“Enough is Enough” Earth Day rally in West Dallas

Caleb Roberts, Co-Chair of Downwinders at Risk. The organization has been an advocate of clean air in North Texas since 1994. Photo: Jessica Waffles

Fish Trap Lake Park in Dallas became more than just a place to walk a dog Sunday – it became a battleground for environmental justice.

As part of a weekend-long initiative spearheaded by the Dallas Earth Day Action team, residents and allies rallied together under the banner “Enough is Enough: Rally to Bury the Toxic Twins,” demanding action against the longstanding presence of two asphalt shingle factories – GAF and TAMKO – in the neighboring communities of West Dallas and Joppa.

Attendees had the opportunity demonstrate using signs that symbolized Earth during the Earth Day rally. Photo: Jessica Waffles
Danza San Juan Dallas performed during the “Enough is Enough” rally for Environmental Justice. Photo: Jessica Waffles
Guests watched Danza San Juan Dallas at Fish Trap Lake Park. Photo: Jessica Waffles

These factories, each with an 80-year legacy, have cast a long shadow of environmental racism, emitting tons of air pollution annually and disproportionately affecting Black and Brown neighborhoods. The call to close these factories echoes the urgent need to address systemic injustices embedded in zoning policies and industrial practices.

The rally saw an impressive lineup of speakers from various community organizations and grassroots movements. Notable figures like Texas State Representative Venton Jones lent their voices to the cause, amplifying the demands for change.

Marsha Jackson of Southern Sector Rising, Janie Cisneros of Singleton United/Unidos, and Julio Chaparro of Justice for Joppa/Justicia para Joppa, among others, stood in solidarity with the affected communities.

Danza San Juan Dallas. Photo: Jessica Waffles
Bran Movay and his band at “Enough is Enough” environmental rally. Photo: Jessica Waffles
Bran Movay appreciates combining his passion for both music and activism. Photo: Jessica Waffles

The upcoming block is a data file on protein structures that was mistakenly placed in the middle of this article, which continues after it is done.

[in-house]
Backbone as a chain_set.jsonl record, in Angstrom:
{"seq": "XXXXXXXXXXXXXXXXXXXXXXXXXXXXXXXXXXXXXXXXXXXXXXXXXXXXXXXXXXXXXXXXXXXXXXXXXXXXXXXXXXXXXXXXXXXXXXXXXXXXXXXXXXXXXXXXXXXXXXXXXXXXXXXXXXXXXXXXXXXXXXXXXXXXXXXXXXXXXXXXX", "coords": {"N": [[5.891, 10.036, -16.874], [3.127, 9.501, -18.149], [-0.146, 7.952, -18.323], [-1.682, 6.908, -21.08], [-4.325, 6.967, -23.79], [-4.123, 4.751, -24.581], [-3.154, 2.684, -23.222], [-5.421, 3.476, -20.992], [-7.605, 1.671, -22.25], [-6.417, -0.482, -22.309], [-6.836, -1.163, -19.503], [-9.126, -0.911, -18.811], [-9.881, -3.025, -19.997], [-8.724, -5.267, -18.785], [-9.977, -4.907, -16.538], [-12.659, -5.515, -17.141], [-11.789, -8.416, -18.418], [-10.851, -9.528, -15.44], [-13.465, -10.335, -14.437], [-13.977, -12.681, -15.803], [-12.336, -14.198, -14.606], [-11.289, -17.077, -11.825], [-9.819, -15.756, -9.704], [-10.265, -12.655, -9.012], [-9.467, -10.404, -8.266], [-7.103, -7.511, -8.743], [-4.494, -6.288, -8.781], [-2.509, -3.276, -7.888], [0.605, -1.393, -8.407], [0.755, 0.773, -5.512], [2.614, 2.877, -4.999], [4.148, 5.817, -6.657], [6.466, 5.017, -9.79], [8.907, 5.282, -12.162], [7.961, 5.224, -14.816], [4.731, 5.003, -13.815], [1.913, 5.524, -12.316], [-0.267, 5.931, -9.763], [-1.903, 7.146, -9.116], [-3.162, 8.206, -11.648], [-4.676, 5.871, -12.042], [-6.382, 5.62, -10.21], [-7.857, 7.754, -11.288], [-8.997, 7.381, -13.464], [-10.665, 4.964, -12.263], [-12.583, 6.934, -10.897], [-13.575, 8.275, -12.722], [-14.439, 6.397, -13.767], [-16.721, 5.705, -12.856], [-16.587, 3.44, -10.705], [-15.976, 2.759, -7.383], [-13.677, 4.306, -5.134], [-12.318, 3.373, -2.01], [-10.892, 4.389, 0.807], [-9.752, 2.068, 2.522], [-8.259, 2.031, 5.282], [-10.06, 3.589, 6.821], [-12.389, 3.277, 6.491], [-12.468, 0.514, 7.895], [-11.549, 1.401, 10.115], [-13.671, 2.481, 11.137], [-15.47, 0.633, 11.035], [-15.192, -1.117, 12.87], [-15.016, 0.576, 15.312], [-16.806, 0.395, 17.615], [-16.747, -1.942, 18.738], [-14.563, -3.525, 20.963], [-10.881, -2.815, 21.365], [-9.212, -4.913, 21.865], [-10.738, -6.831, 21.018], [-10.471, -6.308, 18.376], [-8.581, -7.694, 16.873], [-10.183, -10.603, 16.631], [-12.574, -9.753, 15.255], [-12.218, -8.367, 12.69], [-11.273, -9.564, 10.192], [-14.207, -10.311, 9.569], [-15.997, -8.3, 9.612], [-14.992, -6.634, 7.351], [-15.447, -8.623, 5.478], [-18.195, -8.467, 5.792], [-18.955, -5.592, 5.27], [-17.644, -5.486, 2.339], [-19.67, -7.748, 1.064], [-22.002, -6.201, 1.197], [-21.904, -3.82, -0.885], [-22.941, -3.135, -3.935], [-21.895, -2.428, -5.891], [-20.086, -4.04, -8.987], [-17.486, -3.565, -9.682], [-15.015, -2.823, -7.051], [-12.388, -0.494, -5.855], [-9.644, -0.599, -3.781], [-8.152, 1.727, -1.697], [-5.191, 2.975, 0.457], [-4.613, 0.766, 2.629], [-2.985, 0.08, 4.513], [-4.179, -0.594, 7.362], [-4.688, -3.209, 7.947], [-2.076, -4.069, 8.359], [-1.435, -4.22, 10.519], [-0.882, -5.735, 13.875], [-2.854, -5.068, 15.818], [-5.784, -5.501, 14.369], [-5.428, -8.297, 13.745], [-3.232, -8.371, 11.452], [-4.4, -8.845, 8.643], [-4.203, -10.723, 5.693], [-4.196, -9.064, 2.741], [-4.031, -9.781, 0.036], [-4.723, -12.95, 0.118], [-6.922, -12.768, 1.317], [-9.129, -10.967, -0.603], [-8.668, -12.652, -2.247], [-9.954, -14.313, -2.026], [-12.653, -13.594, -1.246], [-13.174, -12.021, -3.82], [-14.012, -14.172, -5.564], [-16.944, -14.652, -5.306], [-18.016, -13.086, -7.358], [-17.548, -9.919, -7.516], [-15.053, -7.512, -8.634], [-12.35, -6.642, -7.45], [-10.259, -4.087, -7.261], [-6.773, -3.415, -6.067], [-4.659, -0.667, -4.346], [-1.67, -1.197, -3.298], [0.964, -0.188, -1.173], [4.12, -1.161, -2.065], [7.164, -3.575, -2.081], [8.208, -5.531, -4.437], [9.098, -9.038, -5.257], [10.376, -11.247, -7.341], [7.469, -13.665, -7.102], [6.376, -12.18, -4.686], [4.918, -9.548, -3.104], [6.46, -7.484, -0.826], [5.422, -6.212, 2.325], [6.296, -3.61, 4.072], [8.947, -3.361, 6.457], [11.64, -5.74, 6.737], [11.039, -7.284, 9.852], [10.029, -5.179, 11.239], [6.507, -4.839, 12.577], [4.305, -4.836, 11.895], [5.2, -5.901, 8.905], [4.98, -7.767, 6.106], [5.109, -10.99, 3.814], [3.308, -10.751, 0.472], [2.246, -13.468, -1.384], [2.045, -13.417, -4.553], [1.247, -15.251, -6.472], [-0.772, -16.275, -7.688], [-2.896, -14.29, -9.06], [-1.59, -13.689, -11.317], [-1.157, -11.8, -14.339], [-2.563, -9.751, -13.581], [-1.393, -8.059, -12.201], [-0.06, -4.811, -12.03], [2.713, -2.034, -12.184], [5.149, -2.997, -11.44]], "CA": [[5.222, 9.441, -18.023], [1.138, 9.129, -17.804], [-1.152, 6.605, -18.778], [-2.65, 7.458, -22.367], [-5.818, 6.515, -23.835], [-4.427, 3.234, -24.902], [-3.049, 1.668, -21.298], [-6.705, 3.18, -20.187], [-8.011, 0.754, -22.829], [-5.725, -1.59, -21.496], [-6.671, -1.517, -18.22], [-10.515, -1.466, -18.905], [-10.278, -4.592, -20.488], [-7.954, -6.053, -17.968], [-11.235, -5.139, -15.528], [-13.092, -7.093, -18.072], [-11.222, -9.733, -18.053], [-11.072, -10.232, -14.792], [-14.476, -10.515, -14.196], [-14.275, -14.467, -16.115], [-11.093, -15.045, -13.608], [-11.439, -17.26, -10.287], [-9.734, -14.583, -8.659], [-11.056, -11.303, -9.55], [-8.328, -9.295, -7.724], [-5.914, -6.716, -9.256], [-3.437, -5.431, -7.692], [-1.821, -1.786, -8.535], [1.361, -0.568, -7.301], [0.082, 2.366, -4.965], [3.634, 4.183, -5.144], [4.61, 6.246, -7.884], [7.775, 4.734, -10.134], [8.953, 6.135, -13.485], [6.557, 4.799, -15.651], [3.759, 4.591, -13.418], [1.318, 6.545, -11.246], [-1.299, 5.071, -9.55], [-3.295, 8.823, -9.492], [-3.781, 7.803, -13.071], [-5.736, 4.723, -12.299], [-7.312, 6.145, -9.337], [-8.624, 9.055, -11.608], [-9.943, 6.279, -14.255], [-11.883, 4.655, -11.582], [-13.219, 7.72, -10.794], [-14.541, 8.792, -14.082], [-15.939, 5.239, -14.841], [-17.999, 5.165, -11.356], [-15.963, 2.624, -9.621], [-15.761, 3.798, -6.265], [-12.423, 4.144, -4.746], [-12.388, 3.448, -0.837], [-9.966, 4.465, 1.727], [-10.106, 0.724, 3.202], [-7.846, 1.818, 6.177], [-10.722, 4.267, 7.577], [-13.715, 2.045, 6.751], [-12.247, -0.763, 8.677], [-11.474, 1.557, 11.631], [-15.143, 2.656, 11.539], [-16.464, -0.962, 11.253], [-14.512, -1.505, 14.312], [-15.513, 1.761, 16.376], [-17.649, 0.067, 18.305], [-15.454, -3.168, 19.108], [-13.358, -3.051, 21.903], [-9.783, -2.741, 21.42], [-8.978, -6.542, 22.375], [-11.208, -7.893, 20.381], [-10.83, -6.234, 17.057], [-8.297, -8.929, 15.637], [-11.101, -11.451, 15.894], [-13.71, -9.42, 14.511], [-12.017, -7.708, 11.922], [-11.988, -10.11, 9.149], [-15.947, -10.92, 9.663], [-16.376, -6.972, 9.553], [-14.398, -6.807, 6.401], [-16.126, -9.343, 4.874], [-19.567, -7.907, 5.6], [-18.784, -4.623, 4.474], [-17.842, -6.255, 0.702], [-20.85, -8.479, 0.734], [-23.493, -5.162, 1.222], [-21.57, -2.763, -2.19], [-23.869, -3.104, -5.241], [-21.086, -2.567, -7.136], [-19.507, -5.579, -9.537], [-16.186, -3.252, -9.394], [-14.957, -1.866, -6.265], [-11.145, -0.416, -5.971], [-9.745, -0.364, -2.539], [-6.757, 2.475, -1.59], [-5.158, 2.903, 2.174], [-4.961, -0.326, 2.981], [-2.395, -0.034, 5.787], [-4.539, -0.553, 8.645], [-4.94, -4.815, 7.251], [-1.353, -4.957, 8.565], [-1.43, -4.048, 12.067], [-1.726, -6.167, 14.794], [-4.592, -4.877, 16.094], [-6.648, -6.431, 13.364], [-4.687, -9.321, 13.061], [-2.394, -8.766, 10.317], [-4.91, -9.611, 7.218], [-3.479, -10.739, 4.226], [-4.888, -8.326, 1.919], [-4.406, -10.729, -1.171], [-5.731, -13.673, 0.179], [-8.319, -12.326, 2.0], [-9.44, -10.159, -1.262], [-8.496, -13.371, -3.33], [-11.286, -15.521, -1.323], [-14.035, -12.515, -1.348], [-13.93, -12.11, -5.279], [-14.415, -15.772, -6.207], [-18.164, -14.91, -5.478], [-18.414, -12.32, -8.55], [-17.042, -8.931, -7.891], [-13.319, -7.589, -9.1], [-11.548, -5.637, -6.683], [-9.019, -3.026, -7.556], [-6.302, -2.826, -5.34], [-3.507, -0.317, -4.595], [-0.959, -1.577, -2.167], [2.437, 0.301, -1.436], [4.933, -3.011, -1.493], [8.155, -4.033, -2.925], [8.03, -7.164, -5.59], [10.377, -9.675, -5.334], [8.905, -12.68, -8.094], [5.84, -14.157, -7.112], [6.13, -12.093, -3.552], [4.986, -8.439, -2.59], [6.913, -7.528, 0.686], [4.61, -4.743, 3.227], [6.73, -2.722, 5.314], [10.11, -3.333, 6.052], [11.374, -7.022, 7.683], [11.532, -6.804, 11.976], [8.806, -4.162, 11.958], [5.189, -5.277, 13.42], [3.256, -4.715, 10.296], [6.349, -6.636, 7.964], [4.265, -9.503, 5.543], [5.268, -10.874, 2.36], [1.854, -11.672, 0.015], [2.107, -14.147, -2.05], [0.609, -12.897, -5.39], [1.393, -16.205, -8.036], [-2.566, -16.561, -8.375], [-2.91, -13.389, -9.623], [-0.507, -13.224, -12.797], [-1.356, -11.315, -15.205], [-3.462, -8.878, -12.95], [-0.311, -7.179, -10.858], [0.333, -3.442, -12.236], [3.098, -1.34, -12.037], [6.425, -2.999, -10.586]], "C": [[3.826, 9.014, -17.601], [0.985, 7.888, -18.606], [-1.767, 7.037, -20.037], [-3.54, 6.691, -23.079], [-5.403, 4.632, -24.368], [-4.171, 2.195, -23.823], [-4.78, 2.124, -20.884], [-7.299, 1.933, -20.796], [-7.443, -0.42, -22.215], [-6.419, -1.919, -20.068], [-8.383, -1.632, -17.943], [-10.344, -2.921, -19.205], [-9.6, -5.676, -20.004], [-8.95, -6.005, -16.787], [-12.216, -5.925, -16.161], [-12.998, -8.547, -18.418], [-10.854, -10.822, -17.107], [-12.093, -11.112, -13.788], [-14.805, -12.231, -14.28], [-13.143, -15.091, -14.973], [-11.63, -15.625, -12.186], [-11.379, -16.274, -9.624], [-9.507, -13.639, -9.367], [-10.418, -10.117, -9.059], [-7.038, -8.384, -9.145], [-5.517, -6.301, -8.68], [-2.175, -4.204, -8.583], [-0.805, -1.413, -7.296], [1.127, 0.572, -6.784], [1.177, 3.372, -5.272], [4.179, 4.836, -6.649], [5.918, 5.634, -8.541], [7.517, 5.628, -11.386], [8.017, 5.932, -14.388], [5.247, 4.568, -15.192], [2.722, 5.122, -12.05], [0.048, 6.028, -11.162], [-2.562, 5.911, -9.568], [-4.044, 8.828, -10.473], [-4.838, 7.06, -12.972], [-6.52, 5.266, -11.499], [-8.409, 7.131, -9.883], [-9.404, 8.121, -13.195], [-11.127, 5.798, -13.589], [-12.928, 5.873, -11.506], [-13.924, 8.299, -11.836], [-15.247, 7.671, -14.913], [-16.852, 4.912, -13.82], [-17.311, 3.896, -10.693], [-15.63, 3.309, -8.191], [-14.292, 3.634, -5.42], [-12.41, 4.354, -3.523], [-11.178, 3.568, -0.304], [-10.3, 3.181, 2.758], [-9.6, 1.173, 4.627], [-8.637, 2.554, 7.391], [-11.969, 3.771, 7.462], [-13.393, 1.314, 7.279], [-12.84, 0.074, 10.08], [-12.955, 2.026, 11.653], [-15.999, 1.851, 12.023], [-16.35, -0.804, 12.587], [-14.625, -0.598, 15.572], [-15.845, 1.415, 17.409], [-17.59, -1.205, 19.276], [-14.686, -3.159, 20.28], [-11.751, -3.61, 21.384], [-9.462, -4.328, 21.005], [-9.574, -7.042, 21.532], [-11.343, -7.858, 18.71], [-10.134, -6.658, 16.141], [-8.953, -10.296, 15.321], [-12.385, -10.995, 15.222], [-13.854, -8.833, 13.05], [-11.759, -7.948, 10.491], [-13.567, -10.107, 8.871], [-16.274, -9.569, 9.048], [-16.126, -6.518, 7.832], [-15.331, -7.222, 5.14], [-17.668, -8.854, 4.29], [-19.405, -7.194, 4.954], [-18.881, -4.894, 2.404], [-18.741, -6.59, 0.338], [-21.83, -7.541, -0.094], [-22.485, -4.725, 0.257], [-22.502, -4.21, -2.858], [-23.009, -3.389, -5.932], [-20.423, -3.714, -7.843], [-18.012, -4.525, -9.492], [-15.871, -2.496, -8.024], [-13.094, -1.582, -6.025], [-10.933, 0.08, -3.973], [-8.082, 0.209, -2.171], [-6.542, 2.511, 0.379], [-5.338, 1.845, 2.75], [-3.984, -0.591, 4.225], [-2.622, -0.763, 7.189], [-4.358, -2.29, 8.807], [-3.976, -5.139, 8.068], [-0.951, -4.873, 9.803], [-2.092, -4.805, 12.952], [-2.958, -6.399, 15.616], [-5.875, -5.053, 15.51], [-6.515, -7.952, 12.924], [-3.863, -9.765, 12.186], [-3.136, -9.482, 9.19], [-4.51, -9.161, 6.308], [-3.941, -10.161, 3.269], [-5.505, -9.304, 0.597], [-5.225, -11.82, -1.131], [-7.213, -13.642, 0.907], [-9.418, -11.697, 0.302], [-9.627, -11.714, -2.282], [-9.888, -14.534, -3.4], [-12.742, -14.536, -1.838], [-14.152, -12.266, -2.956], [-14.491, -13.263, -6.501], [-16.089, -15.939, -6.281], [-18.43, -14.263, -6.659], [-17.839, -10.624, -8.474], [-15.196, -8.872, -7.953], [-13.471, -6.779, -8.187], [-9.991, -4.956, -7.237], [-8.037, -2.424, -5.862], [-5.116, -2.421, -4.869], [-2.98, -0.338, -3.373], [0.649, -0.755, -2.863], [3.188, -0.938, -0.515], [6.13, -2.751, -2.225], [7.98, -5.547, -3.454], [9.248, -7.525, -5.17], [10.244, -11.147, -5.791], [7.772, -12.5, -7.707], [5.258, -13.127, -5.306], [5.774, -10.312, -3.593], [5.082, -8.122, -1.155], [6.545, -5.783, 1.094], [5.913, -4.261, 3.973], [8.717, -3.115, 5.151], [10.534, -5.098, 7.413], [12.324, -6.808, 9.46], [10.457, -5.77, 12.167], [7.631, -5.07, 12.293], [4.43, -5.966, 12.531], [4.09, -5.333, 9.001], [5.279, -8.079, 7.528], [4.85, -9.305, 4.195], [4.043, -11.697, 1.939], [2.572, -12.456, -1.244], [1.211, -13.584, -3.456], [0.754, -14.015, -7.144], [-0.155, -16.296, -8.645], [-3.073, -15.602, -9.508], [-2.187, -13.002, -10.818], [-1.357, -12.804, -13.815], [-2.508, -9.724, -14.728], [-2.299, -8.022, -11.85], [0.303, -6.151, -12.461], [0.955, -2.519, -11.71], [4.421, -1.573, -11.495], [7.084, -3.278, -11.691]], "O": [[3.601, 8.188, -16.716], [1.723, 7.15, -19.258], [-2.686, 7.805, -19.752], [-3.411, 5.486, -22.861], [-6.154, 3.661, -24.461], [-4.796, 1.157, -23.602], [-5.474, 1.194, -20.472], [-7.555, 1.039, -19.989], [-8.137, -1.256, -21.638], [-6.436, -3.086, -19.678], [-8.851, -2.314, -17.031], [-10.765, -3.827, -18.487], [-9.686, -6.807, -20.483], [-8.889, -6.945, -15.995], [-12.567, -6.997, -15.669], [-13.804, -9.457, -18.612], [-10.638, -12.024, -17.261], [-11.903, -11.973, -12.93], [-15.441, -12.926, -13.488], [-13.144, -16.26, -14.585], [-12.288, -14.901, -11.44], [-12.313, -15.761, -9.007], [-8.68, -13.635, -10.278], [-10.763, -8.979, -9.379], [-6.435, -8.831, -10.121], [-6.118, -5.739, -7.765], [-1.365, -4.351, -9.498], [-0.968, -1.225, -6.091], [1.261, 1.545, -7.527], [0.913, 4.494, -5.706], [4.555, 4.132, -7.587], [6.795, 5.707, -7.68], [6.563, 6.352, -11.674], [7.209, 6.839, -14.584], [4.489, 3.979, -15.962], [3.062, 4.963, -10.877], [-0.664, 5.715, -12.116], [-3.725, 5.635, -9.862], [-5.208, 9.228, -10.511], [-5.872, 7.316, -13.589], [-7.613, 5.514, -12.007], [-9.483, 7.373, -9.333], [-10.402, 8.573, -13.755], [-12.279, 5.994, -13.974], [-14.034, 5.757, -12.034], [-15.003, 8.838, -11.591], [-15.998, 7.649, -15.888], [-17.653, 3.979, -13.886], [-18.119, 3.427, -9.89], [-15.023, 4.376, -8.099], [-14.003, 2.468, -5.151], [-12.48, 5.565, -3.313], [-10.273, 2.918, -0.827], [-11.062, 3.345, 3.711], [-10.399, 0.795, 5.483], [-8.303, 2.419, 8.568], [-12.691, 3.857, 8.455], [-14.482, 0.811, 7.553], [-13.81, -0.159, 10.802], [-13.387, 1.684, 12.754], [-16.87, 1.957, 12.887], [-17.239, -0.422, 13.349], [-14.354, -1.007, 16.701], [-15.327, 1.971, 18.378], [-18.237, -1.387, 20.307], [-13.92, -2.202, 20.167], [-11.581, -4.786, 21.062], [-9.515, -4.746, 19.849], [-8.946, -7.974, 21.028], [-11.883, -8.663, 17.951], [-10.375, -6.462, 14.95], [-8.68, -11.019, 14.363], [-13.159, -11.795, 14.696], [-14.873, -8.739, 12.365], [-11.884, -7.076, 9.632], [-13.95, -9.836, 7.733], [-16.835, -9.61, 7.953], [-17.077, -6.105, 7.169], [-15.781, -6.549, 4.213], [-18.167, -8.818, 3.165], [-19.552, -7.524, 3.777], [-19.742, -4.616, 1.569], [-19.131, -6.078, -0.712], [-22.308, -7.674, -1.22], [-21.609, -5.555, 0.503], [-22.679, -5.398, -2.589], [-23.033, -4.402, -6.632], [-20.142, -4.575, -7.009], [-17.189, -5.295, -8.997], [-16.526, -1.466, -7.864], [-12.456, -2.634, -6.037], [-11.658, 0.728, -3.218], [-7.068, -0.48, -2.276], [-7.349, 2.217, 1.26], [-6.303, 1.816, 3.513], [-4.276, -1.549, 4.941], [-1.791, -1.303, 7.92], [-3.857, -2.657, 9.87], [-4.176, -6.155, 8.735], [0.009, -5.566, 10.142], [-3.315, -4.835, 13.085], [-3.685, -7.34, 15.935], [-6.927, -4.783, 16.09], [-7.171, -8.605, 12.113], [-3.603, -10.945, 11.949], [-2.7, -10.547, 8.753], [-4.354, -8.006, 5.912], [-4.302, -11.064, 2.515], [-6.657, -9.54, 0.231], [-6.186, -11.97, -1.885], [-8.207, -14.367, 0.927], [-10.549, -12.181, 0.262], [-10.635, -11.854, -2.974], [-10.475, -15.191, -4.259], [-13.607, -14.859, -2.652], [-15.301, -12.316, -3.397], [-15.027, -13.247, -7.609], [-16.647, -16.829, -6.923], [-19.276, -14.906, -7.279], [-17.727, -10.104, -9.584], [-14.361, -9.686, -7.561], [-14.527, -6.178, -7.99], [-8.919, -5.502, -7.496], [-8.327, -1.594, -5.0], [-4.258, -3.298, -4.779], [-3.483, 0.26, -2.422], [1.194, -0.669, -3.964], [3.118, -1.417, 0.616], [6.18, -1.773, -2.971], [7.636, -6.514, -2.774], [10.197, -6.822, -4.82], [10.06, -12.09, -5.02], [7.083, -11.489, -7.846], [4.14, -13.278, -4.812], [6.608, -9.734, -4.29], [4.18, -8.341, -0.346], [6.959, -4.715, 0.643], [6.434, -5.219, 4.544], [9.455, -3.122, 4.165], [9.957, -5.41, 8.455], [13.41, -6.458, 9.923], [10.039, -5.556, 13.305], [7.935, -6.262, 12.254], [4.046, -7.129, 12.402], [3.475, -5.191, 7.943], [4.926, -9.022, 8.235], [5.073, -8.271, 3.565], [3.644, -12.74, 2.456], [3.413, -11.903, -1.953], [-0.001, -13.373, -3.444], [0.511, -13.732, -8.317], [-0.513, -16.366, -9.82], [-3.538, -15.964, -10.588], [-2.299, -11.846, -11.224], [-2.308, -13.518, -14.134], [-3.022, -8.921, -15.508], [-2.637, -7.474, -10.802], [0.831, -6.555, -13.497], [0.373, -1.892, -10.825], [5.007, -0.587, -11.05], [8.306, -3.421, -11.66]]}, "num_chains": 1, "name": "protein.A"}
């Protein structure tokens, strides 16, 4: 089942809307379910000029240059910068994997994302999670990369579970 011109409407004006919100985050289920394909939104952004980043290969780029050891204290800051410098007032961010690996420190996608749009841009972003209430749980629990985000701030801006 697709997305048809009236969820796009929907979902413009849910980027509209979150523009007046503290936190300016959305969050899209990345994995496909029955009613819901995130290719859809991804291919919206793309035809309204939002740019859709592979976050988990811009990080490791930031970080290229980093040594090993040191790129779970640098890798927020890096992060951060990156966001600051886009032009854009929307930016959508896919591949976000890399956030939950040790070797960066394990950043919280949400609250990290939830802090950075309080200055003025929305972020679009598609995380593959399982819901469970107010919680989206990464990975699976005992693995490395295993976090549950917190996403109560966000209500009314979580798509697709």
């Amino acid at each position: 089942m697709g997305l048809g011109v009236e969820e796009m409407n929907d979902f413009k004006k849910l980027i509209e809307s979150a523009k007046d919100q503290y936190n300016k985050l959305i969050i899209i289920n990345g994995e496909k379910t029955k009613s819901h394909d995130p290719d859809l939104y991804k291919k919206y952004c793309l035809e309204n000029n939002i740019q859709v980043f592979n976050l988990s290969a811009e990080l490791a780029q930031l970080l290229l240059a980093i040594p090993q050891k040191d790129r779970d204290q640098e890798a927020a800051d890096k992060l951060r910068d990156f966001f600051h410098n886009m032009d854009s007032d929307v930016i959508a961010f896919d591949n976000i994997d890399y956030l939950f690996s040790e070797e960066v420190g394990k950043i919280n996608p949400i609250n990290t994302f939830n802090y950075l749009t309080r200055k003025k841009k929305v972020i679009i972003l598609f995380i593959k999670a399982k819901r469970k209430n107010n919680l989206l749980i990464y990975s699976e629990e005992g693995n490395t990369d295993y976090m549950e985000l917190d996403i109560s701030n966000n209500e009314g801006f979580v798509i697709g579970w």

However, it was not just speeches that filled the air; music became a medium to convey the spirit of resistance and resilience. Local artists DAMOYEE, Bran Movay, and Hijos De Muñoz took to the stage, captivating the audience with their performances. Artist and poet ShySpeaks stirred emotions with poignant verses, weaving narratives of struggle and hope.

Musician Bran Movay encapsulated the essence of the event, emphasizing the intersection of music and activism. “Let’s not take our collective power for granted,” he urged, acknowledging the pivotal role of art in driving social change. His sentiments echoed throughout the crowd, igniting a sense of empowerment and unity.

Laura Quintero Chavez, from Neighborhood Self-Defense Team and DTRHT, wears a hat that says “You are on native land” from Urban Native Era. The brand brings Indigenous visibility through fashion & design. Photo: Jessica Waffles
Julio Chaparro with Justice Para Joppa. Photo: Jessica Waffles
GAF was directly across the street from Fish Trap Lake Park, where the Earth Day Action event was held. Photo: Jessica Waffles
The decaying GAF building. Photo: Jessica Waffles

Amidst the chants of “GAF’s GOTTA GO!” and the rhythmic beats reverberating across the park, attendees were reminded of the urgency of the cause. The presence of the factories looming in the backdrop served as a stark reminder of the environmental injustices plaguing these communities for decades.

The event symbolizes a grassroots movement gaining momentum, fueled by the tireless efforts of community organizers, environmental advocates, and residents alike.

Attendees commune with each other. Photo: Jessica Waffles
Earth Day Action team members wore distinguishing green shirts. Photo: Jessica Waffles
The event location site at Fish Trap Lake Park. Photo: Jessica Waffles
ShySpeaks on stage for the “Enough is Enough” environmental rally. Photo: Jessica Waffles

As the rally concluded, the message was clear: the time for action is now. It is time to bury the toxic legacy of the past and pave the way for a future where environmental justice prevails.

For those interested in learning more, KERA covered a story in late 2023 about Joppa pollution that can be found here. You can also find more resources on the Downwinders at Risk website here.

Luis Sepulveda, founder of the West Dallas Coalition for Environmental Justice. Photo: Jessica Waffles
The Downwind at Risk information table at the “Enough is Enough” environmental rally. Photo: Jessica Waffles
Boycott Tamko. Photo: Jessica Waffles
Attendees watching Bran Movay at the “Enough is Enough” environmental rally, directly across the street from GAF (on the left). Photo: Jessica Waffles
DAMOYEE builds songs on stage for the Earth Day Action event. Photo: Jessica Waffles
Where music and activism meet, with DAMOYEE. Photo: Jessica Waffles

Jessica Waffles is a freelance photographer/videographer and regular contributor to KXT. 
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